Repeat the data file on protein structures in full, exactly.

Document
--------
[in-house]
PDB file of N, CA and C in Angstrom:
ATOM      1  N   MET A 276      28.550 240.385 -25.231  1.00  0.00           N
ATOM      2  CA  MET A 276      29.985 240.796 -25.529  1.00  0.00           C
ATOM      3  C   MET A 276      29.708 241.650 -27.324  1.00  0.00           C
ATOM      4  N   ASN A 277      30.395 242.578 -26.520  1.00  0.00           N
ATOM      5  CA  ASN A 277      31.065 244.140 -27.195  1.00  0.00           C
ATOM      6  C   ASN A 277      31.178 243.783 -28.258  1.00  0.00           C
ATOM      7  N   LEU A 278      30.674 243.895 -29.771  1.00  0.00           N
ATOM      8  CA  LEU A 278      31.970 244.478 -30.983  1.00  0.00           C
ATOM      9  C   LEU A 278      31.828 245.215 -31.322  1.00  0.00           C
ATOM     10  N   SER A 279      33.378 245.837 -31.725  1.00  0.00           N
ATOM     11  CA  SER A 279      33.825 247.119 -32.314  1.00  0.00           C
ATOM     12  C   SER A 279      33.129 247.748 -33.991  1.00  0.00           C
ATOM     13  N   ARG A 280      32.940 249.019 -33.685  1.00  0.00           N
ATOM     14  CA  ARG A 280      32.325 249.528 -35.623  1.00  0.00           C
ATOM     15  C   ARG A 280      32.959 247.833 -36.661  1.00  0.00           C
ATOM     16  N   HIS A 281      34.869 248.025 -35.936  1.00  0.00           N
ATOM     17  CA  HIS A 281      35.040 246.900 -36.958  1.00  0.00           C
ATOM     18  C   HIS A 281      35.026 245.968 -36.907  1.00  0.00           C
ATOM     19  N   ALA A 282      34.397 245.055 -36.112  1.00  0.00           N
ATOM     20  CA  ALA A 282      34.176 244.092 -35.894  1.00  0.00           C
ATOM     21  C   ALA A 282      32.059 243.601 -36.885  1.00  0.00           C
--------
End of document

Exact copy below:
[in-house]
PDB file of N, CA and C in Angstrom:
ATOM      1  N   MET A 276      28.550 240.385 -25.231  1.00  0.00           N
ATOM      2  CA  MET A 276      29.985 240.796 -25.529  1.00  0.00           C
ATOM      3  C   MET A 276      29.708 241.650 -27.324  1.00  0.00           C
ATOM      4  N   ASN A 277      30.395 242.578 -26.520  1.00  0.00           N
ATOM      5  CA  ASN A 277      31.065 244.140 -27.195  1.00  0.00           C
ATOM      6  C   ASN A 277      31.178 243.783 -28.258  1.00  0.00           C
ATOM      7  N   LEU A 278      30.674 243.895 -29.771  1.00  0.00           N
ATOM      8  CA  LEU A 278      31.970 244.478 -30.983  1.00  0.00           C
ATOM      9  C   LEU A 278      31.828 245.215 -31.322  1.00  0.00           C
ATOM     10  N   SER A 279      33.378 245.837 -31.725  1.00  0.00           N
ATOM     11  CA  SER A 279      33.825 247.119 -32.314  1.00  0.00           C
ATOM     12  C   SER A 279      33.129 247.748 -33.991  1.00  0.00           C
ATOM     13  N   ARG A 280      32.940 249.019 -33.685  1.00  0.00           N
ATOM     14  CA  ARG A 280      32.325 249.528 -35.623  1.00  0.00           C
ATOM     15  C   ARG A 280      32.959 247.833 -36.661  1.00  0.00           C
ATOM     16  N   HIS A 281      34.869 248.025 -35.936  1.00  0.00           N
ATOM     17  CA  HIS A 281      35.040 246.900 -36.958  1.00  0.00           C
ATOM     18  C   HIS A 281      35.026 245.968 -36.907  1.00  0.00           C
ATOM     19  N   ALA A 282      34.397 245.055 -36.112  1.00  0.00           N
ATOM     20  CA  ALA A 282      34.176 244.092 -35.894  1.00  0.00           C
ATOM     21  C   ALA A 282      32.059 243.601 -36.885  1.00  0.00           C